Reasons why Khiljis have been mistaken to be Turks:
First: The Sakas, Kushanids and Huns came to Bactria and Tukharistan and southern Hindu Kush from Trans Oxiana and they were desert dwelling Arians and their culture resembled that of Turks of Altai and western China. These people probably had cultural and linguistic parallels with the Turks. Meanwhile these people got mixed with the aborigines of Ariana (ancient Afghanistan), the Tajiks and the Pashtoons. According to Jahan Nama their language and color changed. Therefore, Barthold and some other oriental scholars considered the Pashto speaking Ghaljies to be descendants of these people. Even the name Abdali is related to these people and Awdal=Abdal has derived from Haftal=Yaftal. Classic writers have written this name as Euthalite. The tribes of Kafiristan (present Nuristan), northeast Hindu Kush also referred to Moslem Afghans as Odal up to the 19th century. The Kabul Shahs of the 7th century whose titles and names were in Dari or Pashto were the descendants of the Dumi tribe of the Kushanids.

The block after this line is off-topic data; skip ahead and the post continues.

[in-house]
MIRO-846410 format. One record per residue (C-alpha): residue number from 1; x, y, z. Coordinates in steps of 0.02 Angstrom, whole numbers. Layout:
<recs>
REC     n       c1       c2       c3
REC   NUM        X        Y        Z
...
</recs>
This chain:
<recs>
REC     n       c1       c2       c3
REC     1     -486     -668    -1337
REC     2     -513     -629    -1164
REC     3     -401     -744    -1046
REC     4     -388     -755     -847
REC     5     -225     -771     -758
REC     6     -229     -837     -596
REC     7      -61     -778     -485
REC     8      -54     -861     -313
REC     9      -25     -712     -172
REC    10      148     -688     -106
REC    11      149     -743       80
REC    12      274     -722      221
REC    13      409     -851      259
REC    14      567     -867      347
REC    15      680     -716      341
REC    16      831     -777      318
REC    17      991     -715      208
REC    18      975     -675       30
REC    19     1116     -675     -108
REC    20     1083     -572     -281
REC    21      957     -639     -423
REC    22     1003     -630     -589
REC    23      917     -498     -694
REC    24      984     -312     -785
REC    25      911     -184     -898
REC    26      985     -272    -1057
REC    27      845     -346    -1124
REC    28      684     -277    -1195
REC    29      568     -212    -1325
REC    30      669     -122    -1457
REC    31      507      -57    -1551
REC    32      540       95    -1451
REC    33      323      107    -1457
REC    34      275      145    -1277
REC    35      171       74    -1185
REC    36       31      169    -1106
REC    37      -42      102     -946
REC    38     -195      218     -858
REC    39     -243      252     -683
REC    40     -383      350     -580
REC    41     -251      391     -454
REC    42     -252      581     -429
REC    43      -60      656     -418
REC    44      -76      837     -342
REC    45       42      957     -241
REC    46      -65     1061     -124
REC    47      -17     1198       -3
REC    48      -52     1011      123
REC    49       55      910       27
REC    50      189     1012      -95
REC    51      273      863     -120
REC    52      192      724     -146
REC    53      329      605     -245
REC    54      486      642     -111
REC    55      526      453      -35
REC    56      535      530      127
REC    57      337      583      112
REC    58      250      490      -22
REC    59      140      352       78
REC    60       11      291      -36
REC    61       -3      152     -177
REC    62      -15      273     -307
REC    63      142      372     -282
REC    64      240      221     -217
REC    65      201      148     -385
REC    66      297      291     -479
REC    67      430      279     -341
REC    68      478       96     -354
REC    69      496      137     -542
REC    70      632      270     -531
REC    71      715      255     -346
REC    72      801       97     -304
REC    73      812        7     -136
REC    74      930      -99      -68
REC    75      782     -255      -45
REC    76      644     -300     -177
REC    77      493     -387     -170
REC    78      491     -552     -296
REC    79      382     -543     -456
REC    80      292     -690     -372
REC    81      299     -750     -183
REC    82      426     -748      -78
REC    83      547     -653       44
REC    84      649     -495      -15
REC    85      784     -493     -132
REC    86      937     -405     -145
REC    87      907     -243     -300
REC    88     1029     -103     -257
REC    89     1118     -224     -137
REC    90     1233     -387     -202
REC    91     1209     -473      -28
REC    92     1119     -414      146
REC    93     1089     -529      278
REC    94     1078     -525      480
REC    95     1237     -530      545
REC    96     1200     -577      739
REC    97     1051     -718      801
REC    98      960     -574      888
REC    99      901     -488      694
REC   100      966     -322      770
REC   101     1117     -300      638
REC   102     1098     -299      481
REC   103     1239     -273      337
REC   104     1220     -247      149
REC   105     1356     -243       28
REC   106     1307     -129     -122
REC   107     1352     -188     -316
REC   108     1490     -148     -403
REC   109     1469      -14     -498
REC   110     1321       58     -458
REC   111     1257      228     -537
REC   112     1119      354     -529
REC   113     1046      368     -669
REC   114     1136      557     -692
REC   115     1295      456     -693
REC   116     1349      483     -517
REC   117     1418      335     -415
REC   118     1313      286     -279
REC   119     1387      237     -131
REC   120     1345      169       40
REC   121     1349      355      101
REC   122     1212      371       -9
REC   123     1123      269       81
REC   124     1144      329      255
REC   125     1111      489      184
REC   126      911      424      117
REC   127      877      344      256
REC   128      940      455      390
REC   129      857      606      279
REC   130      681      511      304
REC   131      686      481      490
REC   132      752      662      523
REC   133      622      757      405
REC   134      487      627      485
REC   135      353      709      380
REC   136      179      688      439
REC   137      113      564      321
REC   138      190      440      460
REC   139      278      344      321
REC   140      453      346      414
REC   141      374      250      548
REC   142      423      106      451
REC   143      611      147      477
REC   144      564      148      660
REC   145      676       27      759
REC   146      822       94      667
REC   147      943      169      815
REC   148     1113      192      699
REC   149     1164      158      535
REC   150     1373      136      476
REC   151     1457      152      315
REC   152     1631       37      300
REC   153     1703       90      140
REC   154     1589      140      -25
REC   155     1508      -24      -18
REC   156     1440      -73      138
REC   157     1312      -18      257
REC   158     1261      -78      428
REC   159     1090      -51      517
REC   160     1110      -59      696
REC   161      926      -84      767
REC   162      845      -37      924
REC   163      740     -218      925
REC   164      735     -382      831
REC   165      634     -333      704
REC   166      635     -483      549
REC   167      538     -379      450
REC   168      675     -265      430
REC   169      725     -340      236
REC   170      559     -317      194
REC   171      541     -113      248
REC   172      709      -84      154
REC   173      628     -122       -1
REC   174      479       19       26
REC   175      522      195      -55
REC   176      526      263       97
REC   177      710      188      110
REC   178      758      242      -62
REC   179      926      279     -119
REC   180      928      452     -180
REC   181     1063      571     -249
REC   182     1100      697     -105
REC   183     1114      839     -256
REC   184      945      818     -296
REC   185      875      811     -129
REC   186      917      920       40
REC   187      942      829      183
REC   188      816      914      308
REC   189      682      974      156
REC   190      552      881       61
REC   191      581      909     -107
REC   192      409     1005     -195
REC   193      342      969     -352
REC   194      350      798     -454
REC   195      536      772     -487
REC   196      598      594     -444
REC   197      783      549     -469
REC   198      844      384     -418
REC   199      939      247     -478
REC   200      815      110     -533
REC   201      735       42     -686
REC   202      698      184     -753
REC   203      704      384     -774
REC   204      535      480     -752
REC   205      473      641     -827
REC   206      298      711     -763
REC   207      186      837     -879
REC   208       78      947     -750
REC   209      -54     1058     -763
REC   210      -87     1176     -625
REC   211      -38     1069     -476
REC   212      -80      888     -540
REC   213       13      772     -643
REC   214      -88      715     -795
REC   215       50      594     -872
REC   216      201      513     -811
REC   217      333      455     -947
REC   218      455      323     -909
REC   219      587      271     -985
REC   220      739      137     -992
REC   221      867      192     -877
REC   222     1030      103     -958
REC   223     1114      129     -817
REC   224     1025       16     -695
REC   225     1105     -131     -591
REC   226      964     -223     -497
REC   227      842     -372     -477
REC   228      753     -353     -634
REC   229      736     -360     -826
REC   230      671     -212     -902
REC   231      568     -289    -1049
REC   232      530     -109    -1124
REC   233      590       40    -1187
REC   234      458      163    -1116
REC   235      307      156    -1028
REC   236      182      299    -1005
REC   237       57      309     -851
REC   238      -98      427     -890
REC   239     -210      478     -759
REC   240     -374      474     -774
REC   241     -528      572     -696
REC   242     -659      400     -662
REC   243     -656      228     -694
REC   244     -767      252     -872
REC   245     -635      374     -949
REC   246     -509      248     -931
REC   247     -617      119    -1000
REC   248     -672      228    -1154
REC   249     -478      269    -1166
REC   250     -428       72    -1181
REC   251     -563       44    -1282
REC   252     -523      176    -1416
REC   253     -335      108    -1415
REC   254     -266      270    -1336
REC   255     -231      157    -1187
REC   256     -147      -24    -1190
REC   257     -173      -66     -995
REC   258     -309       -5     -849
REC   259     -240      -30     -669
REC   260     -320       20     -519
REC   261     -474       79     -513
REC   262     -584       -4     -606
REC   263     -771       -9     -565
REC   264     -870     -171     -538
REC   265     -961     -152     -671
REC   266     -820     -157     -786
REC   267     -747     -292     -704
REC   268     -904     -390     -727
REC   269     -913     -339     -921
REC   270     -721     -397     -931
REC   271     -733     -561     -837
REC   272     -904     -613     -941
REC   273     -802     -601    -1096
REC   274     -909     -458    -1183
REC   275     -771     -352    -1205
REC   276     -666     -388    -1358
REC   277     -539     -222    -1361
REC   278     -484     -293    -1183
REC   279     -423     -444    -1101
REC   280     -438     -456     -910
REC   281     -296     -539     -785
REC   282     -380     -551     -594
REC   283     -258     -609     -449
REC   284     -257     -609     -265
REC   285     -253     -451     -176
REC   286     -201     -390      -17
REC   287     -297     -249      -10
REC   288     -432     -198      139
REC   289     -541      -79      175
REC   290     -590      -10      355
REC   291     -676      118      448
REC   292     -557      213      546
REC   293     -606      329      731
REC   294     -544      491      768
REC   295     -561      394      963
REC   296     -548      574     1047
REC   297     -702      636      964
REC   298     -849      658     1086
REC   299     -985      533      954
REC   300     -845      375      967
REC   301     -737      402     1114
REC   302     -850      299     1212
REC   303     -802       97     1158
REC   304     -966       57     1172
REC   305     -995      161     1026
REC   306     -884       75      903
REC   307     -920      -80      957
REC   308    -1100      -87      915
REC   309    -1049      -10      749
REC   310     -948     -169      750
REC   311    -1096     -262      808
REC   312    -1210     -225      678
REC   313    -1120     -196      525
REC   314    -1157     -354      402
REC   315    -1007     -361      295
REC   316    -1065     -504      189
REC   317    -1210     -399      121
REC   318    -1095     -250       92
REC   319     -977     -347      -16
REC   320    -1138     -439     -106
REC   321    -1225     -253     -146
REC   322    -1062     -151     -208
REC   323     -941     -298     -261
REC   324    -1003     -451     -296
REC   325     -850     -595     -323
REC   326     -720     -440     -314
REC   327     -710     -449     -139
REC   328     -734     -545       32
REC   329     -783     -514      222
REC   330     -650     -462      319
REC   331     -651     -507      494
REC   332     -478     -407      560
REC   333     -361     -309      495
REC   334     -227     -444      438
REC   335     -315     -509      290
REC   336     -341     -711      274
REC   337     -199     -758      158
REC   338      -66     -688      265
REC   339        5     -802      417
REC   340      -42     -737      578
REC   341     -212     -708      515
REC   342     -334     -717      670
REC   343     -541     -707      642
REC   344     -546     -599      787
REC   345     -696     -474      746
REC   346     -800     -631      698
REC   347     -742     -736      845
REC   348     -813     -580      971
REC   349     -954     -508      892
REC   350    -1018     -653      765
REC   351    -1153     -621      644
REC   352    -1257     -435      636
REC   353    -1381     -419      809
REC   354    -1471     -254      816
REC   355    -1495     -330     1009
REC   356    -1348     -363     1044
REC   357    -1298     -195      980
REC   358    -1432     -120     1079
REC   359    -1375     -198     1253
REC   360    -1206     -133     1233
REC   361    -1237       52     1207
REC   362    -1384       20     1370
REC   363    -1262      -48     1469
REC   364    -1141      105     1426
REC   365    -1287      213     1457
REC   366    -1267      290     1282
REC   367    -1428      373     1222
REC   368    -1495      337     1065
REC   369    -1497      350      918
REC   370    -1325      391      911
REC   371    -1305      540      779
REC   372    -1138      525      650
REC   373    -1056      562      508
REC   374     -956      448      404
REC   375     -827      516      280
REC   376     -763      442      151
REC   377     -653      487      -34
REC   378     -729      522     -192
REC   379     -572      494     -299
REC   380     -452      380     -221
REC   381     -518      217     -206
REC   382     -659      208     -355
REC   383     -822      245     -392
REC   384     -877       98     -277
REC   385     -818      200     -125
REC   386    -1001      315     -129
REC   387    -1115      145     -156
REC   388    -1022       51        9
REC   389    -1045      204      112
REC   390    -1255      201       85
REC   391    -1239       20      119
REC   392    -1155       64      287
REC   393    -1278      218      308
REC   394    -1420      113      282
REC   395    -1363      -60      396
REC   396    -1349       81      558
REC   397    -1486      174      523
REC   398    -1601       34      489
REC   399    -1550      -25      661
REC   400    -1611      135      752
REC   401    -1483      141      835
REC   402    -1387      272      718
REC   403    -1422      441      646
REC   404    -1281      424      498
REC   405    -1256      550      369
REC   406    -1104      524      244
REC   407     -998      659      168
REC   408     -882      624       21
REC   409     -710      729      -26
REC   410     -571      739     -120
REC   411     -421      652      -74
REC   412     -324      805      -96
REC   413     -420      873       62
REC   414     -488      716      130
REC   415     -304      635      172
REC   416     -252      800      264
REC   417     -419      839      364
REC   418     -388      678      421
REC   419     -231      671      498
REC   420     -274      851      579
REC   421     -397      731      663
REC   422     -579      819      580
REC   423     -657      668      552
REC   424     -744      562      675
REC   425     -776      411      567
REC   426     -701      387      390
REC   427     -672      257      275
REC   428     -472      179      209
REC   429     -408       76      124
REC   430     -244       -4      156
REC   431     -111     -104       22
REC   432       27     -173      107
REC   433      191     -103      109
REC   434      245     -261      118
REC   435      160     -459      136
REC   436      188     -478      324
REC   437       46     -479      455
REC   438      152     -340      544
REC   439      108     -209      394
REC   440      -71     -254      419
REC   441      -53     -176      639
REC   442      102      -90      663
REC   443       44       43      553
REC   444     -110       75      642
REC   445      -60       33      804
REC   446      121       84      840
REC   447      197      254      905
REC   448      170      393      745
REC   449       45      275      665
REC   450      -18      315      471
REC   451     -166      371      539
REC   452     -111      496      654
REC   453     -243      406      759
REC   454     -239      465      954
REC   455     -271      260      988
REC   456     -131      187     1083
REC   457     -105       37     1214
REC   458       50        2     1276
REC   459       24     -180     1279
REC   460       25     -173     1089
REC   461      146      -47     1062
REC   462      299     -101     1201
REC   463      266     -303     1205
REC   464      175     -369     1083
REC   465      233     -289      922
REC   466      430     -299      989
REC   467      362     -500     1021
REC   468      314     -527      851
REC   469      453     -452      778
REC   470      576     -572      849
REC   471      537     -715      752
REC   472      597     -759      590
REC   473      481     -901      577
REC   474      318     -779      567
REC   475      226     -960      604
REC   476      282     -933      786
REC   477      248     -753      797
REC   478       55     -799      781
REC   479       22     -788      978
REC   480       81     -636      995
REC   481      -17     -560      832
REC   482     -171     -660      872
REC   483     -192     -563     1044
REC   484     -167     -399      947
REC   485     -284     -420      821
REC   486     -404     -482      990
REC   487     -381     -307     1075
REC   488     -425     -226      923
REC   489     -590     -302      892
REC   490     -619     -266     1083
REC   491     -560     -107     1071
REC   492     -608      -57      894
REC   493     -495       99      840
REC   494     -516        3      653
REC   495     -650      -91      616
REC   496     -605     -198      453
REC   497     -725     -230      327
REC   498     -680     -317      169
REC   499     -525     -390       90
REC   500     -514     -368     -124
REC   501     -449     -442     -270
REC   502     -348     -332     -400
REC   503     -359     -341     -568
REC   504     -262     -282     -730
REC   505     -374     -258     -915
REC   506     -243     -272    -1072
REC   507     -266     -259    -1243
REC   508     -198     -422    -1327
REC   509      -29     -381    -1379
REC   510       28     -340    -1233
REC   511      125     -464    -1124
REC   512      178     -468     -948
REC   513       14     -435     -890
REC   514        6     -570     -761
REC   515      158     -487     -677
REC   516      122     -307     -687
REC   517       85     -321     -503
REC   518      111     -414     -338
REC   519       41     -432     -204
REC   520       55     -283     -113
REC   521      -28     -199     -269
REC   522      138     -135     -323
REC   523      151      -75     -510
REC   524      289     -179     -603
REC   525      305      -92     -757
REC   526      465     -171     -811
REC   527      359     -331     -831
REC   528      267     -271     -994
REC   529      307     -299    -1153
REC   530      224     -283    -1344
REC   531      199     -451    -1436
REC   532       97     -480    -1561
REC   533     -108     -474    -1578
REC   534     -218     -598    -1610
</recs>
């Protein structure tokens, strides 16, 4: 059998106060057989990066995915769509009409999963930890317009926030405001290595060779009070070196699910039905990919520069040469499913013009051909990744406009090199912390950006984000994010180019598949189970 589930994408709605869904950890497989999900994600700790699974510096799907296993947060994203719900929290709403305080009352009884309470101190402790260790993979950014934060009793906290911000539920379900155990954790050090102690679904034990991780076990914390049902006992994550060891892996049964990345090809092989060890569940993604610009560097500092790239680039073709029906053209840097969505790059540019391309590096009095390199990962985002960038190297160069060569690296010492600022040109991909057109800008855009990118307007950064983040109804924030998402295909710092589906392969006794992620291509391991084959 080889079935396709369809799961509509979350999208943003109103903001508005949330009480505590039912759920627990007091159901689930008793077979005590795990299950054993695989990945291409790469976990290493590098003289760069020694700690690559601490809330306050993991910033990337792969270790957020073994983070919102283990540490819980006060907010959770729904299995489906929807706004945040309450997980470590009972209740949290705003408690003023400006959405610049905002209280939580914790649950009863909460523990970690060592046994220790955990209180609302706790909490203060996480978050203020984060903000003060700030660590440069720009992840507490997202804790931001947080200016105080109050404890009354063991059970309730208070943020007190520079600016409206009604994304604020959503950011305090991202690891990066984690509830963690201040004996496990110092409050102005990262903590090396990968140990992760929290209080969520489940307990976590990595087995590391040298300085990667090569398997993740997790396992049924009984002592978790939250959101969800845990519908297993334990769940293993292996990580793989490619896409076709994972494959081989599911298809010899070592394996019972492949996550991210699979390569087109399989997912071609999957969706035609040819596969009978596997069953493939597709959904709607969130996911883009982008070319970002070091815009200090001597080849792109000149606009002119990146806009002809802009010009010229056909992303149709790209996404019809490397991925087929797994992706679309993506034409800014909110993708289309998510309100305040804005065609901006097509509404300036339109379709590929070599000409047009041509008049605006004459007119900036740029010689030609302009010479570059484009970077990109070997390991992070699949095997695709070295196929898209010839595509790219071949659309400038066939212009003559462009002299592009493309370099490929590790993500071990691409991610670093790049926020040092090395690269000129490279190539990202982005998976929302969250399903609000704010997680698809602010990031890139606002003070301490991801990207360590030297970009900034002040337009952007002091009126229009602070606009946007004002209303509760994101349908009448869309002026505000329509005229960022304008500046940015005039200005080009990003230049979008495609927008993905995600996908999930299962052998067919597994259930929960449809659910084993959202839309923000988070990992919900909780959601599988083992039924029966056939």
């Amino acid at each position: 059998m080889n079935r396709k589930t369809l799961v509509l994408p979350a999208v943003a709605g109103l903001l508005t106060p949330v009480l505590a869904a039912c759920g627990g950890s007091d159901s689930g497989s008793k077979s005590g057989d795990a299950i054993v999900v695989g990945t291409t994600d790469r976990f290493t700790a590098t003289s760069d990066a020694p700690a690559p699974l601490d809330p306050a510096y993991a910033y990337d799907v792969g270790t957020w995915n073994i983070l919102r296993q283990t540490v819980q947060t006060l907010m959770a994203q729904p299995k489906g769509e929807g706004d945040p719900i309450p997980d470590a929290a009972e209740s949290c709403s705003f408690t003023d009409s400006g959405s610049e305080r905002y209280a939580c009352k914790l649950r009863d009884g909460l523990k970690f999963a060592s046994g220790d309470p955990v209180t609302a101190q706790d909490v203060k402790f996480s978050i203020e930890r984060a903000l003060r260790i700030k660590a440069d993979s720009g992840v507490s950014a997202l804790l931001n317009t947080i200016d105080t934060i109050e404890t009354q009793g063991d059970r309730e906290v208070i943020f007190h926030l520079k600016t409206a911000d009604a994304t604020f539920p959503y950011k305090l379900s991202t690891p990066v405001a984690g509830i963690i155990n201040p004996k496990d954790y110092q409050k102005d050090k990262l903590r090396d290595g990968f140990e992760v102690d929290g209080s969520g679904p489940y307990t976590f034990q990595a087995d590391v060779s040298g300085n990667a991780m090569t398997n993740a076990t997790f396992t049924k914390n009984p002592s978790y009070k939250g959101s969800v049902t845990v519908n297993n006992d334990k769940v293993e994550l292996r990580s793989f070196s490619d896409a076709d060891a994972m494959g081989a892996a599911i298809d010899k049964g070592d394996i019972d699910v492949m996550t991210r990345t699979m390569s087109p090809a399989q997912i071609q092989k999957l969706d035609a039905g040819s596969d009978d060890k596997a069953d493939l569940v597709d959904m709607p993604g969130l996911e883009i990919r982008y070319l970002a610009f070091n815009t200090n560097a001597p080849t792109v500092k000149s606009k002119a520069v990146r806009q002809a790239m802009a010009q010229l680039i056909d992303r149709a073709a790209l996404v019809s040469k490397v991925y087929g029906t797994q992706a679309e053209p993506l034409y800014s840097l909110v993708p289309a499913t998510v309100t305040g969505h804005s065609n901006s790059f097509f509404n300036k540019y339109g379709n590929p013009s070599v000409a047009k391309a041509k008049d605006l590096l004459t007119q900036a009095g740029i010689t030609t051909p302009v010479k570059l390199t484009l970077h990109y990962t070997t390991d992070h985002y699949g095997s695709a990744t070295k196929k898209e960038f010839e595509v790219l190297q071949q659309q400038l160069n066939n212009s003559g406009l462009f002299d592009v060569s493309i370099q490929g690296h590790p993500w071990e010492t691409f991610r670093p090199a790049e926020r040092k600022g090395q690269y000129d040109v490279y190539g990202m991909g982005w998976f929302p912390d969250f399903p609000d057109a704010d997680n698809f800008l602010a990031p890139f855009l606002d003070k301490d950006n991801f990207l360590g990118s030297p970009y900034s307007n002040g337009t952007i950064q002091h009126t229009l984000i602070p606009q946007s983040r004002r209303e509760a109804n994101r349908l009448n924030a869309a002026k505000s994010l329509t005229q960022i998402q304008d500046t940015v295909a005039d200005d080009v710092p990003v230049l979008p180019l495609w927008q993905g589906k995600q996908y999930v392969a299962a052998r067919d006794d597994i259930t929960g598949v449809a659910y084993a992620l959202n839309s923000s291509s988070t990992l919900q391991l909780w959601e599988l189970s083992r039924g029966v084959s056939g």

The second reason is that in Arabic script the word Tarak and Turk resemble each other and since Turks were well-known among Arab writers from the early years of Islamic period, therefore, they considered Tarak of the Afghan Khaljies to be Turks from the Turkish race. While the Taraki Ghaljies are famous Afghan nomadic tribes whose number in the plains of Ghazni (according to Shahnama from their land there was a way to Hindustan) surpass 50,000. Until the present time these people move towards the valleys of the Indus and Tukharistan during winter. They possess large herds of sheep, speak Pashto and are true representatives of Afghan culture.
- Abubakar, Asadullah. (2009), Ghilzai Afghans.?
- Caroe, Olaf, The Pathans: 500 B.C. � A.D. 1957, page 130
- Divan of Khushal Khan 669, Kandahar.
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- Tarikh-e Yamini, 26